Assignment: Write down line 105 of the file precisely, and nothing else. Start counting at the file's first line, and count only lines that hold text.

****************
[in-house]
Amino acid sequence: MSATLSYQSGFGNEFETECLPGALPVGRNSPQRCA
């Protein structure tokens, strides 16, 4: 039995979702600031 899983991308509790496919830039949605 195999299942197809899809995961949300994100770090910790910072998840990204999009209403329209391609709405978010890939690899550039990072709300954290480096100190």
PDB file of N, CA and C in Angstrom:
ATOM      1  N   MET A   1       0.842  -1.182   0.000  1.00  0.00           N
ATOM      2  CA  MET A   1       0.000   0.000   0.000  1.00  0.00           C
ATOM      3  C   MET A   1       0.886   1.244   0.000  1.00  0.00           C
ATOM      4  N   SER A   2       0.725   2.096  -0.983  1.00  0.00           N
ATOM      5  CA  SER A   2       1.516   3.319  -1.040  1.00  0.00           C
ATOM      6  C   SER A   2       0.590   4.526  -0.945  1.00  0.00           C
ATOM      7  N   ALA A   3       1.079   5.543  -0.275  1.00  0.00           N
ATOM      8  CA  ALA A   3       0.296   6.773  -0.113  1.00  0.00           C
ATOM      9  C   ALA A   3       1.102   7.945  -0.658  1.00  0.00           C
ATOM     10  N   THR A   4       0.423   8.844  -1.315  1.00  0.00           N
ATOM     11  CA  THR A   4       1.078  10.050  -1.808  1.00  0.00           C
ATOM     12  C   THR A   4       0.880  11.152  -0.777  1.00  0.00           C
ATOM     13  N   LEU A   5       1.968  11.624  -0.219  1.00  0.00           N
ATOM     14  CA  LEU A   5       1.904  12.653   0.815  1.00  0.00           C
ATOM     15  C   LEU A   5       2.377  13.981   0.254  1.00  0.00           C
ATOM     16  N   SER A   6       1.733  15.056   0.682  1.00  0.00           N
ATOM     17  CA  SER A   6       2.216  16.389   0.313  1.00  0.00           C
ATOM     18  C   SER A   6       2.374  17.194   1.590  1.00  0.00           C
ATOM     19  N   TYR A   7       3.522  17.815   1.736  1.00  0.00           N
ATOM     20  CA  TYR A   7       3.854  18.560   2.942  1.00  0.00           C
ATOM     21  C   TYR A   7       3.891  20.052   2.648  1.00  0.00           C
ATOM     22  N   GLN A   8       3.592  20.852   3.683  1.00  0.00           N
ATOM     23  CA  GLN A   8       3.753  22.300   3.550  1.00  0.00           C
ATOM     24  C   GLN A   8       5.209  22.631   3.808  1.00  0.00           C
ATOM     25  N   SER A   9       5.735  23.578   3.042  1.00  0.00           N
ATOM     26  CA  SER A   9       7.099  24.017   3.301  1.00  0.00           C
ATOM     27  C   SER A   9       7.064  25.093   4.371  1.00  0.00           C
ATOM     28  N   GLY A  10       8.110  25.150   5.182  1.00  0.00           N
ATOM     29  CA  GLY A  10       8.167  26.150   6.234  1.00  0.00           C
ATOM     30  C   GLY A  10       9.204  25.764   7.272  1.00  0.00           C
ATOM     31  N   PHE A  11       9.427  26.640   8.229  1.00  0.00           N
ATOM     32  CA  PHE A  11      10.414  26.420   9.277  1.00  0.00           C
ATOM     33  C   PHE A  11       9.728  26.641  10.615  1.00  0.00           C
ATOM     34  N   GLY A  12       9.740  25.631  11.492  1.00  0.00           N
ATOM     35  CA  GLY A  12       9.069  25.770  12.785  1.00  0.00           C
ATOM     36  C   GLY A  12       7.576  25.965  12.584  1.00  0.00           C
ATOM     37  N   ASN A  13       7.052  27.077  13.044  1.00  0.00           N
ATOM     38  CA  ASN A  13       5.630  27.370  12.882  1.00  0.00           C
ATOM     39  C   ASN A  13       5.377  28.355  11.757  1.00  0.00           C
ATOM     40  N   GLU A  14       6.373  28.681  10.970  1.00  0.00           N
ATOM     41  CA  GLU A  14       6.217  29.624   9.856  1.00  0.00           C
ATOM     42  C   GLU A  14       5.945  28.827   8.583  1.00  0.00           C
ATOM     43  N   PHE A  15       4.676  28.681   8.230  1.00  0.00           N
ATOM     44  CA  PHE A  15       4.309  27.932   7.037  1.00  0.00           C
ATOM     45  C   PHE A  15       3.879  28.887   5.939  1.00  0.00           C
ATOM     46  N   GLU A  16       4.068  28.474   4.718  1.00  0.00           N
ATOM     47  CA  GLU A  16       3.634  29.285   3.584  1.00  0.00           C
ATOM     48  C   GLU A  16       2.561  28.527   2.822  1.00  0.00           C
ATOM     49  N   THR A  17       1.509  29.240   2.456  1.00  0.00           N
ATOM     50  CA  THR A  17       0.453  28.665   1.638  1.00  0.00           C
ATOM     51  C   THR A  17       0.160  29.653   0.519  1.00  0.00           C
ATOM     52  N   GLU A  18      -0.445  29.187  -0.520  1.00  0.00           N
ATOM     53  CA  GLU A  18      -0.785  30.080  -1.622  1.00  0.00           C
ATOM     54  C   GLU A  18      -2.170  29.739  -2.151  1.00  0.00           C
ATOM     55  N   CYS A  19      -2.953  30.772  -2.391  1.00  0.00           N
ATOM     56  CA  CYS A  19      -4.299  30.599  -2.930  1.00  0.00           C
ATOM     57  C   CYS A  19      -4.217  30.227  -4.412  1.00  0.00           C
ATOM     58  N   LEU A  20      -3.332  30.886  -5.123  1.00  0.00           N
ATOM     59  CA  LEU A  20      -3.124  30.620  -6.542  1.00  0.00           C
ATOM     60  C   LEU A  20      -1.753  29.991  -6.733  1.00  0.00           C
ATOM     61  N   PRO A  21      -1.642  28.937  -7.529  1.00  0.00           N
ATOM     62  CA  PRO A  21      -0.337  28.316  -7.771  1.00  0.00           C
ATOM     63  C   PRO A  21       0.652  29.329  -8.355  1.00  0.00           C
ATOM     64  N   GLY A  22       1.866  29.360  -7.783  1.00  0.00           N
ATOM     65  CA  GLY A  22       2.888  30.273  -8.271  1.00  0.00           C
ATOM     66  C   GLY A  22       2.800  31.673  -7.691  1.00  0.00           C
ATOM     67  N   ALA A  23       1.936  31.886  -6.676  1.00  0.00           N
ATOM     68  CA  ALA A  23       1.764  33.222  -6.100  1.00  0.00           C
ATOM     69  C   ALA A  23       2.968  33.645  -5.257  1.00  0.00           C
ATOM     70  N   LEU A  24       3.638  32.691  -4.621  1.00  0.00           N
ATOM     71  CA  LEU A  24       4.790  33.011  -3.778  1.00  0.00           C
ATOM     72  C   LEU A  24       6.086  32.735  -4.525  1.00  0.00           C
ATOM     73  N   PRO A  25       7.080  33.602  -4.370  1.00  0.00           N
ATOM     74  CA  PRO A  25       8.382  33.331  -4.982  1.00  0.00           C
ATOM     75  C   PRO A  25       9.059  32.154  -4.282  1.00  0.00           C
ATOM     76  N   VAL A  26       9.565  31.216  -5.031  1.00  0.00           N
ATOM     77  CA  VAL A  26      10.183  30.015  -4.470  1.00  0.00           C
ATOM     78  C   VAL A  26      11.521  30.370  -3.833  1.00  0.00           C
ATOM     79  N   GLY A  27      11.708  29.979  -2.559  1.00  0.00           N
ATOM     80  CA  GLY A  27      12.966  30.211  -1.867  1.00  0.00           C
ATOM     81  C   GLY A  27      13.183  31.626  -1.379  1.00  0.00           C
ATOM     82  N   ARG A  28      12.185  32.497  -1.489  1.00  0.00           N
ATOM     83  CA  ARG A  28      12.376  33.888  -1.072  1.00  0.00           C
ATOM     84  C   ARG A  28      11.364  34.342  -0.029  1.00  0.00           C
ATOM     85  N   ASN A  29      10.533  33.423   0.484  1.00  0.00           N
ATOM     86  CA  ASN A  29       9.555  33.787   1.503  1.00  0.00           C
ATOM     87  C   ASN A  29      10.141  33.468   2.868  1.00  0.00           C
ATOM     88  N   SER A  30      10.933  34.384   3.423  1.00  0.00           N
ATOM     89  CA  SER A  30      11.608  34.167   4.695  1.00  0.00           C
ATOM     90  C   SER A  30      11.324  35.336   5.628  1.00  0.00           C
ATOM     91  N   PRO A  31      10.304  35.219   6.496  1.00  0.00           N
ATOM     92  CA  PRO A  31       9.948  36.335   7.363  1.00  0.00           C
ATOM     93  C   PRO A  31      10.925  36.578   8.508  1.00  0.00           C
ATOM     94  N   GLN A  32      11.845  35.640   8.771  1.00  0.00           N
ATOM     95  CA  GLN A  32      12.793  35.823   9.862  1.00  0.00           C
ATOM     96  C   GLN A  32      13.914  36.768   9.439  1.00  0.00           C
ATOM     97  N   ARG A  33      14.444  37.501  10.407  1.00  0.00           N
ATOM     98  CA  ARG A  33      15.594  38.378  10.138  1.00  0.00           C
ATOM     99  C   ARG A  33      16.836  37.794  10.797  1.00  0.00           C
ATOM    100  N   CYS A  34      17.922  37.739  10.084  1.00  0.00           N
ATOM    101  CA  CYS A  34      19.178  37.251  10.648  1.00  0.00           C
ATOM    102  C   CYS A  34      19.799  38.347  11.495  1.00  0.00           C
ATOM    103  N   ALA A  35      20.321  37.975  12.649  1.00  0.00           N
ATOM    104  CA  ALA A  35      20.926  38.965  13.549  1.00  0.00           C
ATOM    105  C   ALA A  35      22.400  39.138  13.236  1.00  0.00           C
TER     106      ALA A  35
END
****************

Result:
ATOM    101  CA  CYS A  34      19.178  37.251  10.648  1.00  0.00           C